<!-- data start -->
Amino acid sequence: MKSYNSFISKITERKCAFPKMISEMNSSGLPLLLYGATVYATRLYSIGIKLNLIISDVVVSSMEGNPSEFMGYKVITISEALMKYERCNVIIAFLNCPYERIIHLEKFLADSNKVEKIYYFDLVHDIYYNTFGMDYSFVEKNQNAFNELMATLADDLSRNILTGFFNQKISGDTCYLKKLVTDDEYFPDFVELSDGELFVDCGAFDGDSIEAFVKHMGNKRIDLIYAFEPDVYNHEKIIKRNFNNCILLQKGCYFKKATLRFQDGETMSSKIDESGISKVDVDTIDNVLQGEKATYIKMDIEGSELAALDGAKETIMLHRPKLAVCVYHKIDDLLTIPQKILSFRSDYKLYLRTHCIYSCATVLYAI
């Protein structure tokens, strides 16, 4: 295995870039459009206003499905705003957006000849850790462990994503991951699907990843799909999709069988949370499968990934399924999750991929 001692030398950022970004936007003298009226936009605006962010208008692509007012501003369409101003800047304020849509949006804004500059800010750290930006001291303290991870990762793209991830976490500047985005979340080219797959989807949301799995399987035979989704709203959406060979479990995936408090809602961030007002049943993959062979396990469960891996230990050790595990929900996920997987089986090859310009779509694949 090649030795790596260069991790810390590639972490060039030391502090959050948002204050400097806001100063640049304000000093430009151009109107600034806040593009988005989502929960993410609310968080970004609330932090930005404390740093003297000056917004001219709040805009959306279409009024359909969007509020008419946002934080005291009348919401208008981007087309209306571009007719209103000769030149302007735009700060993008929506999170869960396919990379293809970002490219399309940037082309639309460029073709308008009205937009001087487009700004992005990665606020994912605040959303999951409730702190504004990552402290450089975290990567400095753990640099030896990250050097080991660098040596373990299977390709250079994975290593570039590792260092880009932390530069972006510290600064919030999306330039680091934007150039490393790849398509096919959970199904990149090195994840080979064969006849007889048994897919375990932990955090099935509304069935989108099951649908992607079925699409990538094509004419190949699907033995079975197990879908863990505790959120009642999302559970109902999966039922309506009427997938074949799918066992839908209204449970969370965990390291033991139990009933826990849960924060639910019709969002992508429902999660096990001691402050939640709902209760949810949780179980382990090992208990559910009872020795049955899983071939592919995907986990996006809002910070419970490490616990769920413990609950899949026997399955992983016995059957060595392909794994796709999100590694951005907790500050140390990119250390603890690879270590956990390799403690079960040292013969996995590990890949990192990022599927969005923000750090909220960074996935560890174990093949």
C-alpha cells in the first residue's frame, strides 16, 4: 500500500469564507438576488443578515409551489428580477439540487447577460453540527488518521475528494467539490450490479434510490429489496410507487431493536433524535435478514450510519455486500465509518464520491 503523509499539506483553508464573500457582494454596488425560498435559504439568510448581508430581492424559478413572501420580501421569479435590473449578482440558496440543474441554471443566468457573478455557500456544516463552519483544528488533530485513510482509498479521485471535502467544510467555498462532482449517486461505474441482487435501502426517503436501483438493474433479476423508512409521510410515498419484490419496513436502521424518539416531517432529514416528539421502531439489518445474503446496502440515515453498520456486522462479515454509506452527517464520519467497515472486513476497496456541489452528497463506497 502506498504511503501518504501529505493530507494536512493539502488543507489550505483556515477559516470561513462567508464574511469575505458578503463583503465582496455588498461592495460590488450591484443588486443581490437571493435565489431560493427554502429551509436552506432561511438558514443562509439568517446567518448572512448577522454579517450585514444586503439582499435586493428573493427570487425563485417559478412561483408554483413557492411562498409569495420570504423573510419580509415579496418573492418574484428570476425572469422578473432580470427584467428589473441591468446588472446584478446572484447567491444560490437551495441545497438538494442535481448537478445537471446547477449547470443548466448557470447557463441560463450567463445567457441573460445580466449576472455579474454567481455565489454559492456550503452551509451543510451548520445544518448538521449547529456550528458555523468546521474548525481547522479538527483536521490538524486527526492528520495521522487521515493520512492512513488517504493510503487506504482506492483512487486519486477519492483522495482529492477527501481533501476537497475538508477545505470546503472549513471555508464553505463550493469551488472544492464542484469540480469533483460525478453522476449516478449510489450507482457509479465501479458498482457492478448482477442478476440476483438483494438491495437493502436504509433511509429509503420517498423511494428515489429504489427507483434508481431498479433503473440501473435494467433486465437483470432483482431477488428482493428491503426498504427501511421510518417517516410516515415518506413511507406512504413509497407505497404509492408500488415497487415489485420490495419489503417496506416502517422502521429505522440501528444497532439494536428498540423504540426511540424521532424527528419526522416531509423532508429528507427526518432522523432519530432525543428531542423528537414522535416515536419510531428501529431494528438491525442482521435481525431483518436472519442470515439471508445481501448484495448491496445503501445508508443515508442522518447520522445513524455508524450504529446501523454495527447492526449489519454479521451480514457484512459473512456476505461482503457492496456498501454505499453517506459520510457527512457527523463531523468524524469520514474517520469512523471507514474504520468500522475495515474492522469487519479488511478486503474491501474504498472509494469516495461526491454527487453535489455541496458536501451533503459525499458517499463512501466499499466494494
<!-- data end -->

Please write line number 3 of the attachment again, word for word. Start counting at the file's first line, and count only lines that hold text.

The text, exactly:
C-alpha cells in the first residue's frame, strides 16, 4: 500500500469564507438576488443578515409551489428580477439540487447577460453540527488518521475528494467539490450490479434510490429489496410507487431493536433524535435478514450510519455486500465509518464520491 503523509499539506483553508464573500457582494454596488425560498435559504439568510448581508430581492424559478413572501420580501421569479435590473449578482440558496440543474441554471443566468457573478455557500456544516463552519483544528488533530485513510482509498479521485471535502467544510467555498462532482449517486461505474441482487435501502426517503436501483438493474433479476423508512409521510410515498419484490419496513436502521424518539416531517432529514416528539421502531439489518445474503446496502440515515453498520456486522462479515454509506452527517464520519467497515472486513476497496456541489452528497463506497 502506498504511503501518504501529505493530507494536512493539502488543507489550505483556515477559516470561513462567508464574511469575505458578503463583503465582496455588498461592495460590488450591484443588486443581490437571493435565489431560493427554502429551509436552506432561511438558514443562509439568517446567518448572512448577522454579517450585514444586503439582499435586493428573493427570487425563485417559478412561483408554483413557492411562498409569495420570504423573510419580509415579496418573492418574484428570476425572469422578473432580470427584467428589473441591468446588472446584478446572484447567491444560490437551495441545497438538494442535481448537478445537471446547477449547470443548466448557470447557463441560463450567463445567457441573460445580466449576472455579474454567481455565489454559492456550503452551509451543510451548520445544518448538521449547529456550528458555523468546521474548525481547522479538527483536521490538524486527526492528520495521522487521515493520512492512513488517504493510503487506504482506492483512487486519486477519492483522495482529492477527501481533501476537497475538508477545505470546503472549513471555508464553505463550493469551488472544492464542484469540480469533483460525478453522476449516478449510489450507482457509479465501479458498482457492478448482477442478476440476483438483494438491495437493502436504509433511509429509503420517498423511494428515489429504489427507483434508481431498479433503473440501473435494467433486465437483470432483482431477488428482493428491503426498504427501511421510518417517516410516515415518506413511507406512504413509497407505497404509492408500488415497487415489485420490495419489503417496506416502517422502521429505522440501528444497532439494536428498540423504540426511540424521532424527528419526522416531509423532508429528507427526518432522523432519530432525543428531542423528537414522535416515536419510531428501529431494528438491525442482521435481525431483518436472519442470515439471508445481501448484495448491496445503501445508508443515508442522518447520522445513524455508524450504529446501523454495527447492526449489519454479521451480514457484512459473512456476505461482503457492496456498501454505499453517506459520510457527512457527523463531523468524524469520514474517520469512523471507514474504520468500522475495515474492522469487519479488511478486503474491501474504498472509494469516495461526491454527487453535489455541496458536501451533503459525499458517499463512501466499499466494494